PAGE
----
Fool For Love

The Arts Club Theatre, 1986

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A Tale of Passion in a Motel Room

The press photos suggest that the Arts Club production of Fool For Love capitalized on the sexually-charged relationship between May and Eddie--half-sister and brother--in Shepard's 1983 play.

In an interview with Norma Matheson, who played May to Andrew Rhodes' Eddie in the Arts Club production, I asked her about the promotion of the play and how it seemed to focus on the sexuality between the principals. There was certainly that emphasis, she said, though all the images suggested an air of danger as well. Matheson (now Norma Bowen) recalled that audiences were often disturbed by the play: the gradual discovery of the incestuous secret blasted any hope that the lovers might be reconciled. It was, she recalled, "right on the edge of what was acceptable at the time." The ambiguous ending of the play tended to separate the optimists in the audience--those who believed that May is able to break away from her obsessive-compulsive relationship--from the pessimists who believed that May and Eddie will continue in this disturbing cycle of attraction and repulsion.

Despite its ability to disturb audiences, the play was well-received by Vancouver audiences: it was held over and sold out to the end. "We played longer than the movie," Bowen recalled. The Arts Club production may have benefitted from the timely promotion afforded by Robert Altman's 1985 movie, a movie which brought Sam Shepard the actor into the mainstream.

Working on Fool For Love impressed on Bowen the "inner rhythms" of Shepard's writing. Rehearsals discovered this rhythm, in which, she claimed, "every space has to be filled. Once the rhythm is going, it's hard to stop. We had to learn not to change the rhythms of Shepard's writing, which is almost Shakespearean in that way. Use the words the way he's written them." What about his characters? "There's wisdom to his characters. Their intelligence doesn't come from book learning, but from life. They have a knowledge of life." It's this knowledge of life, according to Bowen, which makes Shepard's characters--even the really "unpleasant" ones--so likeable. When I suggested that they often wore their vulnerability on their sleeves, she agreed: "The audience has to look at what's important about another person. How do you change your perception of that person once you know their secret?"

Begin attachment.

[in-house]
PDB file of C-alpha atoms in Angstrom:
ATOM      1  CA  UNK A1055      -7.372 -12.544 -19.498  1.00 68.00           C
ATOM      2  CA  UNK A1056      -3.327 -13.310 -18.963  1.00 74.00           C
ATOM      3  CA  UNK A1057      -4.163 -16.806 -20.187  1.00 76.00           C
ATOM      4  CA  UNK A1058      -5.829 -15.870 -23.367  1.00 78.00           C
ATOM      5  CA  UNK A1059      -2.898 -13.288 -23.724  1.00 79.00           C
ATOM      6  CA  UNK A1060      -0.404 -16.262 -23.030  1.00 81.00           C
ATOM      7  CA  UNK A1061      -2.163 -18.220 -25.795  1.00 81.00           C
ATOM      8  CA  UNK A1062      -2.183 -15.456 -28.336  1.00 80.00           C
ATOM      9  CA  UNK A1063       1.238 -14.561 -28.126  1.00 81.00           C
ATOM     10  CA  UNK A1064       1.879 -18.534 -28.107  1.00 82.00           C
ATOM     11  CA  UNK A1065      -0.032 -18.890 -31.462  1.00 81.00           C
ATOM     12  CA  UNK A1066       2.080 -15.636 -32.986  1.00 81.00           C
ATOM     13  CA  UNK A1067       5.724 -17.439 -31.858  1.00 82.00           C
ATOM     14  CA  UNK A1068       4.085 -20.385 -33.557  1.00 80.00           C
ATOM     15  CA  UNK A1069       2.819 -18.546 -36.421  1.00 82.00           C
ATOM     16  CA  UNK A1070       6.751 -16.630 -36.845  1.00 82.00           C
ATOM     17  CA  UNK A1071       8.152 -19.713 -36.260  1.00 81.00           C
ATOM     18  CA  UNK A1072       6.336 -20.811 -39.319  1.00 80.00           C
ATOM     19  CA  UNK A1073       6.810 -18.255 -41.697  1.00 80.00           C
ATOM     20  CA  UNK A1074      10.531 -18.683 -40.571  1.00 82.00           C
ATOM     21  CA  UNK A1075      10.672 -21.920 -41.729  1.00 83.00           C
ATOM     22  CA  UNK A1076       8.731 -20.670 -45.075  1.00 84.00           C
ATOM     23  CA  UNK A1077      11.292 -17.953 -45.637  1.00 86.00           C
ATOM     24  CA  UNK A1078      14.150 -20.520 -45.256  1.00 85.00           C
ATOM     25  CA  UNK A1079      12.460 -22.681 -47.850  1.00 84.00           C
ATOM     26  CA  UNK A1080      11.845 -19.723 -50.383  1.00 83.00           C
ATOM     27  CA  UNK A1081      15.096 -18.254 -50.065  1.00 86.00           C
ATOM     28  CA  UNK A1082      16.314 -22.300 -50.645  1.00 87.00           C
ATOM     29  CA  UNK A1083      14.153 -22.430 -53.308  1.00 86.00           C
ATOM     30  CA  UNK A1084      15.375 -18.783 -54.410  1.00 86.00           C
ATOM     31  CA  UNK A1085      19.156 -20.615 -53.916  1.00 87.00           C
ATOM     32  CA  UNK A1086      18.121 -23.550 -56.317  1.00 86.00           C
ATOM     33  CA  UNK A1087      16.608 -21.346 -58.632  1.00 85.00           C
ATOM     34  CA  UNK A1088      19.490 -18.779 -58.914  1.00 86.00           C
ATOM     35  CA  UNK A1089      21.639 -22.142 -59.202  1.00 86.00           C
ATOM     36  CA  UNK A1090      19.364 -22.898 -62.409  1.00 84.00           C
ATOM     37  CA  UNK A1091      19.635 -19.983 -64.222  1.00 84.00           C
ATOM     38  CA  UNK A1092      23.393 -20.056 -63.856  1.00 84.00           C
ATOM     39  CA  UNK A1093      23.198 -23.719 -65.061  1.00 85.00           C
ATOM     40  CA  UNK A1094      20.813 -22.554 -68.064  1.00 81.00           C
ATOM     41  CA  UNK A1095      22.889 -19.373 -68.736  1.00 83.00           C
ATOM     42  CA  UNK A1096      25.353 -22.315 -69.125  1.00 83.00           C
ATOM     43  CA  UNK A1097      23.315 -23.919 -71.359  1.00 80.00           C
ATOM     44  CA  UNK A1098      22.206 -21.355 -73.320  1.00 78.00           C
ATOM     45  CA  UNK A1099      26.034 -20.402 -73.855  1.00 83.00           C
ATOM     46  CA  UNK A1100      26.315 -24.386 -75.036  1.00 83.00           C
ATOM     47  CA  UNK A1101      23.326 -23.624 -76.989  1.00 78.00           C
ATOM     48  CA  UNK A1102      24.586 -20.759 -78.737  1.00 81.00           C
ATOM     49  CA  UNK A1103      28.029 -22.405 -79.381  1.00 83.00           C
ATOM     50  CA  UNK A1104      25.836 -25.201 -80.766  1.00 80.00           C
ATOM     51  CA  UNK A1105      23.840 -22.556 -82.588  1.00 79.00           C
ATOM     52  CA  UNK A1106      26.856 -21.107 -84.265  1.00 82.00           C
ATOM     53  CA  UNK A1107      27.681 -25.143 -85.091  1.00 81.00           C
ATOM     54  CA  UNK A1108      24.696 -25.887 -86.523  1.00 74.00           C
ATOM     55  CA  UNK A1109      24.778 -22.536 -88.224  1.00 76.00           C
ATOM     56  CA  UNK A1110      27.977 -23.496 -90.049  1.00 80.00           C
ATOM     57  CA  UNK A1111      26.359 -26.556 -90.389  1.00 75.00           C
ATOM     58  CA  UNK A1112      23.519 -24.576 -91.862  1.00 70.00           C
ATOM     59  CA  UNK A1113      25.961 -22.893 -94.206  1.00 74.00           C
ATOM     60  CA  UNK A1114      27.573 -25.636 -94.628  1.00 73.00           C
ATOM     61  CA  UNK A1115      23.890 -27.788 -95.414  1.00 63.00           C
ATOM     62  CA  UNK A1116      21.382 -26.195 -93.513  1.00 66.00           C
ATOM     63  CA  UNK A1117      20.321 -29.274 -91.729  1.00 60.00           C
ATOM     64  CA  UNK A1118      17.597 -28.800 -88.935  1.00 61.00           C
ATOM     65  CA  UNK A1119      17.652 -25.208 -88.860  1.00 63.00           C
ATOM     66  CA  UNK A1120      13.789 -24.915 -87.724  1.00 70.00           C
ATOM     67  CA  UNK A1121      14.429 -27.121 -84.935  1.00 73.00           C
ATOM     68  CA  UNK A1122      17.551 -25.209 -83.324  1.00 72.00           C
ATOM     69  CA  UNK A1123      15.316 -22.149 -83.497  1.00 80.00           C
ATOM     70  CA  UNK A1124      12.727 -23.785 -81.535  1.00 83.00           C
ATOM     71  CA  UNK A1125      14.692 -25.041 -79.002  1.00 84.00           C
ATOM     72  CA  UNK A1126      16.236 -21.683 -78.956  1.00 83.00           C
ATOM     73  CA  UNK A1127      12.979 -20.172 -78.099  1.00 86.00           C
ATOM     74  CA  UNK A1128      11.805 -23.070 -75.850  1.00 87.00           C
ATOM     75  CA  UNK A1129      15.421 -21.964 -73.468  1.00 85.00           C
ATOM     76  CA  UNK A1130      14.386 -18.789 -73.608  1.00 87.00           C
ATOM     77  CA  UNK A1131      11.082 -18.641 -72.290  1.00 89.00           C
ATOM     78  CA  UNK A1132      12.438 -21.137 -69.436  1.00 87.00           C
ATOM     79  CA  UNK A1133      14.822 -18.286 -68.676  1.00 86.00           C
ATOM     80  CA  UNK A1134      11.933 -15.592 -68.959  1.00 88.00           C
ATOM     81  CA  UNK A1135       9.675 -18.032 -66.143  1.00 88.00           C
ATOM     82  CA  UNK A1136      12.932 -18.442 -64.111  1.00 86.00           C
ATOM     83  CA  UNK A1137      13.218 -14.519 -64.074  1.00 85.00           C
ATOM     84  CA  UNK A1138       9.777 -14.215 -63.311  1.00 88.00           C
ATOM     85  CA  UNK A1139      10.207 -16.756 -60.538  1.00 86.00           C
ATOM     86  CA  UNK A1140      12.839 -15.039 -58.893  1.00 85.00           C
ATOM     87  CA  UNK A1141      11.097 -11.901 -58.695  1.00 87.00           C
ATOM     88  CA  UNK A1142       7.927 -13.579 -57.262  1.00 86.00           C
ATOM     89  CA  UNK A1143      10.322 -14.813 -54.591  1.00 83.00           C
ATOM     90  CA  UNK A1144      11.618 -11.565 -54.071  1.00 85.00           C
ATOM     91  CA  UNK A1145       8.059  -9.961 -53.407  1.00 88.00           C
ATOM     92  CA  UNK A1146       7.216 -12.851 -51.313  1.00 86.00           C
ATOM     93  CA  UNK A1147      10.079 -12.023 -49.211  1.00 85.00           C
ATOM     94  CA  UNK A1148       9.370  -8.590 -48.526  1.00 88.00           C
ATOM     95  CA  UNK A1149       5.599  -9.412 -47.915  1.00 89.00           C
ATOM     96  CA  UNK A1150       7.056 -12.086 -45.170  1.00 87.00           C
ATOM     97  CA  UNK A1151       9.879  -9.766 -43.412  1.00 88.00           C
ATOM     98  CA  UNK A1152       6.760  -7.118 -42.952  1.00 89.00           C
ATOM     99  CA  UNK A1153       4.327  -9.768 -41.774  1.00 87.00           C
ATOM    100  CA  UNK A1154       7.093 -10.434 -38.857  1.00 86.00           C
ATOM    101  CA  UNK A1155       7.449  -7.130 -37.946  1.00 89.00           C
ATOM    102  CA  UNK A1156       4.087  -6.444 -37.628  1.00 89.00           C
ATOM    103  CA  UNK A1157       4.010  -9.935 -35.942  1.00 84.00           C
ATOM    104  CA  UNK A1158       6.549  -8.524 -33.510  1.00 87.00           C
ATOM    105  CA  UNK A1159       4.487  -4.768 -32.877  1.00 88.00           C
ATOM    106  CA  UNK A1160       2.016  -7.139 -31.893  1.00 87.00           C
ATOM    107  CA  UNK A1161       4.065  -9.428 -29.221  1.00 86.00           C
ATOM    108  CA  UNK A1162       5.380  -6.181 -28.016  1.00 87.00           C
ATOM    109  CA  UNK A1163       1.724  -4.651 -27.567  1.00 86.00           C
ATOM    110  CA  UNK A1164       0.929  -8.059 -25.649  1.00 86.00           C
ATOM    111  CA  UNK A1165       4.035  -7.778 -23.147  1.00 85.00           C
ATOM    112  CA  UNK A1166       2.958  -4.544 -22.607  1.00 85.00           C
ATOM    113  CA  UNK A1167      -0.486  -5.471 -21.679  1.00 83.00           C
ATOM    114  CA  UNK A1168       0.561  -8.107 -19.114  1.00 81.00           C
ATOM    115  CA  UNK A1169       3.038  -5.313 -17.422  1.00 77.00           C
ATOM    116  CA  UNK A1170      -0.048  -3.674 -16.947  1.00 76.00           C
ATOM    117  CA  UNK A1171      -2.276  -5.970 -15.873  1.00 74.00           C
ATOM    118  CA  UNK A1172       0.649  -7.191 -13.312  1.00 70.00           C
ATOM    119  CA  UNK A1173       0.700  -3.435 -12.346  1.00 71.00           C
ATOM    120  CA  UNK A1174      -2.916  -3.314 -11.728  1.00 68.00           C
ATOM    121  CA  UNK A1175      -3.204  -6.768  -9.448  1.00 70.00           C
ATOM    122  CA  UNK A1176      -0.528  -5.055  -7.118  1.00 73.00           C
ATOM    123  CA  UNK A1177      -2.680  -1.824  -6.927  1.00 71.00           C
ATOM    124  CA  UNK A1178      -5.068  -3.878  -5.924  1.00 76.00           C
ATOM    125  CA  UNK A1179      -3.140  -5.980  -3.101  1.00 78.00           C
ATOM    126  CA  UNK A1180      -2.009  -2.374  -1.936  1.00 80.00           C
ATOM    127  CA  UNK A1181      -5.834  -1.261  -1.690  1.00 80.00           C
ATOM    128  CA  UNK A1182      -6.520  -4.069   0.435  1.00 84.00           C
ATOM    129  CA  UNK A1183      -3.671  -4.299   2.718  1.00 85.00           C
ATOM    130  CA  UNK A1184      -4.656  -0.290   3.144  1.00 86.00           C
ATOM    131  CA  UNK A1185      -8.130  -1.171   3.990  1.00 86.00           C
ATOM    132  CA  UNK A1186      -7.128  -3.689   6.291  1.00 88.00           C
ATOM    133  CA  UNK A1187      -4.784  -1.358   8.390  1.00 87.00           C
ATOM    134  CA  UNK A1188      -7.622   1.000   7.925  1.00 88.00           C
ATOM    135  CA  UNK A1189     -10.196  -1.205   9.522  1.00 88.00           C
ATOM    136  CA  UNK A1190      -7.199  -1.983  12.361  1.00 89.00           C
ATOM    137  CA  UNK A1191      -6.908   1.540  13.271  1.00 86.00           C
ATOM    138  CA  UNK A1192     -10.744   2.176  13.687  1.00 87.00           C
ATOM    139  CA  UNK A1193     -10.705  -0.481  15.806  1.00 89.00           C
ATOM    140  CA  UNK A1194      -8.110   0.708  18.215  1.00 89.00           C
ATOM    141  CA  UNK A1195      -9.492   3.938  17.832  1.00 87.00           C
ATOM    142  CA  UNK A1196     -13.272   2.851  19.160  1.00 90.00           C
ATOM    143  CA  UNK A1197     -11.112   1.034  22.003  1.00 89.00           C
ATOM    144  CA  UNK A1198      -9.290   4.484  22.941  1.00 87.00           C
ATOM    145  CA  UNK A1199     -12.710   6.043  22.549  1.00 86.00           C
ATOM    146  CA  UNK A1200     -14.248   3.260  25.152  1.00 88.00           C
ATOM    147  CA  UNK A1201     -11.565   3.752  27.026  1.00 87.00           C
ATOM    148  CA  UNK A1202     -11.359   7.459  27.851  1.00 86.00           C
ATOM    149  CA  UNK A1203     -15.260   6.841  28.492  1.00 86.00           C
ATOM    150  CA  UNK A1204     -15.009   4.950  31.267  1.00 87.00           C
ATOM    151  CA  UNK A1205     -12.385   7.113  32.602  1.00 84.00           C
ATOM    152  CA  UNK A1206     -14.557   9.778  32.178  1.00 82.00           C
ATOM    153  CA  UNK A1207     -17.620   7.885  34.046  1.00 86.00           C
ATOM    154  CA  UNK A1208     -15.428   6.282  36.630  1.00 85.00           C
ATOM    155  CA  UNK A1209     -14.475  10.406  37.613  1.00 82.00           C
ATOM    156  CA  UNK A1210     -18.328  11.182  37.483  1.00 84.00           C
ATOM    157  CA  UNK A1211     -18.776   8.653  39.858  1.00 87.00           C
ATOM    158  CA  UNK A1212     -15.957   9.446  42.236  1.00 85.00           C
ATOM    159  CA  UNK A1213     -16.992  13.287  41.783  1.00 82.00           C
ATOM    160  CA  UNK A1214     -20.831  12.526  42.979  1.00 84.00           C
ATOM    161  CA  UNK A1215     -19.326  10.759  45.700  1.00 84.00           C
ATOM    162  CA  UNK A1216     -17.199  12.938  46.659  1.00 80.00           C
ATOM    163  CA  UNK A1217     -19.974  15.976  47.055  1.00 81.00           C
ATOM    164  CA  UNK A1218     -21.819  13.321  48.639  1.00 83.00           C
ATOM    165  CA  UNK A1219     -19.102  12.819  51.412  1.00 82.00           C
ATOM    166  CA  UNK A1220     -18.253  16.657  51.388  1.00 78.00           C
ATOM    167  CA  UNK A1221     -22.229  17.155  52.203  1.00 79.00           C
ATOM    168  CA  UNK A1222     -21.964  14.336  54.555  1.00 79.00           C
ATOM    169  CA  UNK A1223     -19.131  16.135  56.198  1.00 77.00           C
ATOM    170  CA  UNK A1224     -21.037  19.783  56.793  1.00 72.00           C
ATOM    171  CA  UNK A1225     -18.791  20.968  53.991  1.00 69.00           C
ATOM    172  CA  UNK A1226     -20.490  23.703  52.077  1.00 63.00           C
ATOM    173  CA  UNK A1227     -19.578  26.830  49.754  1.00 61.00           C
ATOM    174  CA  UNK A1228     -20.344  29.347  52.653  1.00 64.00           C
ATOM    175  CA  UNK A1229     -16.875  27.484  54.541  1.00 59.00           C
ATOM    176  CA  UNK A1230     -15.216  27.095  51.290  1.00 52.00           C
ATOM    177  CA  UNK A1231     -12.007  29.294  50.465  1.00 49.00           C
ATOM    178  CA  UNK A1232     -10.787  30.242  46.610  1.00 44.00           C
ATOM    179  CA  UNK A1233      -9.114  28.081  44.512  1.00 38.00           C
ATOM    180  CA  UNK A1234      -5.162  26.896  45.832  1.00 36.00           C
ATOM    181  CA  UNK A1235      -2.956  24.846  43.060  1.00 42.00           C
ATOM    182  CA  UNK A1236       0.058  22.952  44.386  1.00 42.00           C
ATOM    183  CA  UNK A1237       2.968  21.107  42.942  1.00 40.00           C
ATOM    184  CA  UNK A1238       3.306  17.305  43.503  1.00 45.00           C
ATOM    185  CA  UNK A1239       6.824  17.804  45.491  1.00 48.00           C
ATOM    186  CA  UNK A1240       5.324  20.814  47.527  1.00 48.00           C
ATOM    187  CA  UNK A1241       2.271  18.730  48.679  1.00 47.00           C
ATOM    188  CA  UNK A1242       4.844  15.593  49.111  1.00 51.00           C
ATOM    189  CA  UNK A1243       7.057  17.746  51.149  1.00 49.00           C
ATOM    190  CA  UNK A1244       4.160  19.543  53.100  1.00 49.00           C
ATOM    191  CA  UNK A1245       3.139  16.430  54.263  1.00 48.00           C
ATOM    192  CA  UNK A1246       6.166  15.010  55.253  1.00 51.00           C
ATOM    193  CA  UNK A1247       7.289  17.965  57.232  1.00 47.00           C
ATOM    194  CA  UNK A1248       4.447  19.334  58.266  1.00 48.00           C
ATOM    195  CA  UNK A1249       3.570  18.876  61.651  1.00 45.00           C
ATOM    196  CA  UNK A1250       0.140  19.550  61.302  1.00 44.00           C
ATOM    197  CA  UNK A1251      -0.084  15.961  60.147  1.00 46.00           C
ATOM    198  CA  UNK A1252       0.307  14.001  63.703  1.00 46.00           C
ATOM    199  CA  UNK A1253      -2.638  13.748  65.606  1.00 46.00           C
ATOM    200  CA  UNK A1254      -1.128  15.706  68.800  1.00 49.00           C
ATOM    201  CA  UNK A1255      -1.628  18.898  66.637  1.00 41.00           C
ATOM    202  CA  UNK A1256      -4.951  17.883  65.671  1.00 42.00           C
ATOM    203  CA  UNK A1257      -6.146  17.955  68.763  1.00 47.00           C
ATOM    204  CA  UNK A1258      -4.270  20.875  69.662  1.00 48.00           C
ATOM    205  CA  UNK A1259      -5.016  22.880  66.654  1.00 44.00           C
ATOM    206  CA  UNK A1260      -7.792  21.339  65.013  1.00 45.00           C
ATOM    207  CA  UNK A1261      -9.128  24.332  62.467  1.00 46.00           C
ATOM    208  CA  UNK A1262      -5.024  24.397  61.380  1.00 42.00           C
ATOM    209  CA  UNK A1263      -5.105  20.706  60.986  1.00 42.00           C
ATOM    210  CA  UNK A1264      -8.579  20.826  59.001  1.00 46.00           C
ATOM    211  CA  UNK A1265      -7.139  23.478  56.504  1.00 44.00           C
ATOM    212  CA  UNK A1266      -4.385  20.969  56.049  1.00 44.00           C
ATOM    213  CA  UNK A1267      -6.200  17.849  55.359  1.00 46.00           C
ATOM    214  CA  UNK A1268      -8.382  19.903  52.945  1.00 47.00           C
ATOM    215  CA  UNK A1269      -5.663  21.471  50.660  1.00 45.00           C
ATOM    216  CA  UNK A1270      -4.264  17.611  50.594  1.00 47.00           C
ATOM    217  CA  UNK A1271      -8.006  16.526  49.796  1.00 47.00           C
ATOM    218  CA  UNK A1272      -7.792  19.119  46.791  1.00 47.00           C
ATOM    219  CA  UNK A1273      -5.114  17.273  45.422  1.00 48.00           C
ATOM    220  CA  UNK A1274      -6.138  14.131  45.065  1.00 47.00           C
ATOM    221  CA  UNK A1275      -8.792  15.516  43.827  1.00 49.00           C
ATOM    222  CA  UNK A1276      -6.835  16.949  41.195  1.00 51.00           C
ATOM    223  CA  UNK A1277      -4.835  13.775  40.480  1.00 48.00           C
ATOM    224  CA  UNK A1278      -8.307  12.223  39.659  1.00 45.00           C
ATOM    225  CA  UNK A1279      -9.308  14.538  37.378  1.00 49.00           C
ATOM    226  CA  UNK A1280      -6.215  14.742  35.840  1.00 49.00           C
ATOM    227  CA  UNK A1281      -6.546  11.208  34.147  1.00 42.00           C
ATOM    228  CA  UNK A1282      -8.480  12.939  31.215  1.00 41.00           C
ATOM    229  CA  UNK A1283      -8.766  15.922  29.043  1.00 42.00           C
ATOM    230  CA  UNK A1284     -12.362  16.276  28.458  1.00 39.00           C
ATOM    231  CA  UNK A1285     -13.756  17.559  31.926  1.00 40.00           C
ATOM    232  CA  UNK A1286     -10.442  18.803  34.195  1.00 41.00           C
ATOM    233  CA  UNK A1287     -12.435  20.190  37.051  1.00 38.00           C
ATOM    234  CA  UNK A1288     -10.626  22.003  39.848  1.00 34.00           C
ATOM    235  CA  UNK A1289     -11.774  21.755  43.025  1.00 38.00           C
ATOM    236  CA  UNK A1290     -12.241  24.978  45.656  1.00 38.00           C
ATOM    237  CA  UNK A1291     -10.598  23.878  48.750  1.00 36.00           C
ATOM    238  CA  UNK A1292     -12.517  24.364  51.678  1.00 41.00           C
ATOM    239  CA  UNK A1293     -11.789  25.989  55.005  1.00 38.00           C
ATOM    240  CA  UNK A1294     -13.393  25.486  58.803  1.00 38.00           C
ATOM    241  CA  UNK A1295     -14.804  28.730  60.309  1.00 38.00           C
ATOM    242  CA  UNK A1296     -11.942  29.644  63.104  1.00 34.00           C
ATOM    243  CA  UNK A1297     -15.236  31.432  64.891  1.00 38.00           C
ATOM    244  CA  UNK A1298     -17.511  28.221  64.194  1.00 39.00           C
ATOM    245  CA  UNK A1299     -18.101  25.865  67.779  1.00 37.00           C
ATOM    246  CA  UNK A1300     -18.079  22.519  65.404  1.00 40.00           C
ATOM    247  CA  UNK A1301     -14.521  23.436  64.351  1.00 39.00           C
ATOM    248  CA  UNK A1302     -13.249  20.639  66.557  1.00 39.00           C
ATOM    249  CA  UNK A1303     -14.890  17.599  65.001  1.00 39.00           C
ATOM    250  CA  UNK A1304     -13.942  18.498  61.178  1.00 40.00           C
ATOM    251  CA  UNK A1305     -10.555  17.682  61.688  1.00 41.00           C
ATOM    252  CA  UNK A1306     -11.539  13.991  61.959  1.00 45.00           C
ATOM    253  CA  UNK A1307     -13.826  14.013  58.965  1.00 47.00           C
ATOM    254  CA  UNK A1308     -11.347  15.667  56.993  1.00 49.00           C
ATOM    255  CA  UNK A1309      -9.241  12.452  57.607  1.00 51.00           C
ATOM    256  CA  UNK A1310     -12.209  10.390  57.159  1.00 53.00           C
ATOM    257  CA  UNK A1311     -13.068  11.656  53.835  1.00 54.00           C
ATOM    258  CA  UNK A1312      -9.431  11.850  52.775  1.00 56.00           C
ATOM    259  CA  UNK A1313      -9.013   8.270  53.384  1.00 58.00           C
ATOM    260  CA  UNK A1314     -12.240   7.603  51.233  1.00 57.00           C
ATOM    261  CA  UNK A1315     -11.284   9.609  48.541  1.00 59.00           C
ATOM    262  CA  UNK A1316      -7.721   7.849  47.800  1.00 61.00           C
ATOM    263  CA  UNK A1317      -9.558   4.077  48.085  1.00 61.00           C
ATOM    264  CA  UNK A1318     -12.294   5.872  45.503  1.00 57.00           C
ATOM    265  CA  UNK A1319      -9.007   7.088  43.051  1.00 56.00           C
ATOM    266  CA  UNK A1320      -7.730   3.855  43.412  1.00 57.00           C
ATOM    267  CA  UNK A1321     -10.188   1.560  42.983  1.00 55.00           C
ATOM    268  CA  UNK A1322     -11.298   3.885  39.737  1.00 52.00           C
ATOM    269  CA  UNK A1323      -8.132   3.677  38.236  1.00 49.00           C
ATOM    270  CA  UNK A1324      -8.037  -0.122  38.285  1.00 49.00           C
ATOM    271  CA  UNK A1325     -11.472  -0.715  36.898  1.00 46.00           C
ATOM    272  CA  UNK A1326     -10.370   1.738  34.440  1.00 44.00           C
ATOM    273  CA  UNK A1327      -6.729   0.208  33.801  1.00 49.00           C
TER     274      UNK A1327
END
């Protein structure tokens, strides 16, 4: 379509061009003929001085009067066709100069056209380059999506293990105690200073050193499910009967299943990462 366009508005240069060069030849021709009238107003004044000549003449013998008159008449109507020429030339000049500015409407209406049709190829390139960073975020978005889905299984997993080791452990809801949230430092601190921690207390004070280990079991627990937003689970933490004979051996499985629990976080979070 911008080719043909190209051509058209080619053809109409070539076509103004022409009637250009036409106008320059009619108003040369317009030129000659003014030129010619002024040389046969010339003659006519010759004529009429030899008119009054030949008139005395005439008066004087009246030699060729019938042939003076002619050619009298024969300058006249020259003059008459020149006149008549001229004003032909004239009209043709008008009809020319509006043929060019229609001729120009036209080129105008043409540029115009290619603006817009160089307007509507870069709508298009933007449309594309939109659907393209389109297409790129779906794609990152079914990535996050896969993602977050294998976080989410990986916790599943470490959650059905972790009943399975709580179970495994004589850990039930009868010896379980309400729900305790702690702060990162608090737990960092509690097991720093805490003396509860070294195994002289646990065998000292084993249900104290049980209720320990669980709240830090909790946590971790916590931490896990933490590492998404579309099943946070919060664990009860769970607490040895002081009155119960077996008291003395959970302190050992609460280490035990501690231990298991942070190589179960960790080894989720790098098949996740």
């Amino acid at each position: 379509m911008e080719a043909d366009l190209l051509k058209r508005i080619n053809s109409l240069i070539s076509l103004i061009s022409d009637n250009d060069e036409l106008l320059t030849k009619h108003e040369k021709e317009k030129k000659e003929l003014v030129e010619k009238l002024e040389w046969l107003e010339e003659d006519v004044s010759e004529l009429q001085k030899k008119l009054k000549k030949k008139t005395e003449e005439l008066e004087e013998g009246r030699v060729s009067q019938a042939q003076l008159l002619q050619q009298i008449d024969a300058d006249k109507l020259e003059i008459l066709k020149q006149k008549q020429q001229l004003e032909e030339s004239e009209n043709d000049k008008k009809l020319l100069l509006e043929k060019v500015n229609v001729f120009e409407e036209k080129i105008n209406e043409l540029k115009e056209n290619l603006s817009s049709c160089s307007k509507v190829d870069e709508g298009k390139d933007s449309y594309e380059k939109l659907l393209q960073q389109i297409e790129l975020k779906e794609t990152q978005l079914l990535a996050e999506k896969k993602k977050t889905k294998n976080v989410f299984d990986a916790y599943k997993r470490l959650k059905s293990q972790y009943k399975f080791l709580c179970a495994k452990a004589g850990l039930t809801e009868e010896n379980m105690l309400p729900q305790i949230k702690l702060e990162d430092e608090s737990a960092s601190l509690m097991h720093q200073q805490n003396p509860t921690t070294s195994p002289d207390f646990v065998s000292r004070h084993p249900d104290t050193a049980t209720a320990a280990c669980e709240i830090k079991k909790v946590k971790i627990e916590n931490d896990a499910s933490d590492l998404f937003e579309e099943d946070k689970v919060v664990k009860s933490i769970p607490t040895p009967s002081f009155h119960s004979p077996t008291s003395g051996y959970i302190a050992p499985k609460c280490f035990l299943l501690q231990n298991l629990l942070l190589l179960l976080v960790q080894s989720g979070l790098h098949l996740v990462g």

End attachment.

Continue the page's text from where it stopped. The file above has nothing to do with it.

We discussed the oppressive fathers in many of Shepard's plays, including the Old Man in Fool For Love. "Father figures are important. Old men are tyrants to their children. Now that they're old, all they have is their words. They no longer have their physical power." That the Old Man in Fool For Love exists "only in the minds of May and Eddie," does not diminish his influence on them in the given circumstances. This coexistence of threat and vulnerability may account for the appeal--such as it is--of such characters as the Old Man, Baylor in a A Lie of the Mind, or Weston in Curse of the Starving Class. Like so many of Shepard's other characters, they must improvise a new way of being within their matrix of constraints.

Rehearsals for Fool For Love involved "lots of physicalization," Bowen recalled. There was no improvisation of the text; unlike Schechner's Tooth of Crime, this production followed the script closely. Improvisation in rehearsals focused on physicalizing the action. While the actors did discuss the psychology of the characters, director Janet Wright chose to "tell the story as written, a story about a half-brother and sister." Despite a tendency by reviewers to suggest that the actors were "going heavy on the symbolism," their intention was to "let the symbolism sit there" as they told the story Shepard had written. We agreed that a bed sitting prominently centre stage carried sufficient symbolism on its own and needed little additional freight from the actors.

We talked about how Shepard's characters are often "playing for stakes" and how this was equally true for actors in his plays. Bowen recalls how she attempted to "surrender to the words that are there....You don't need technical tricks to get into a Shepard character. He's a gift to actors."


© Marshall Soules 2001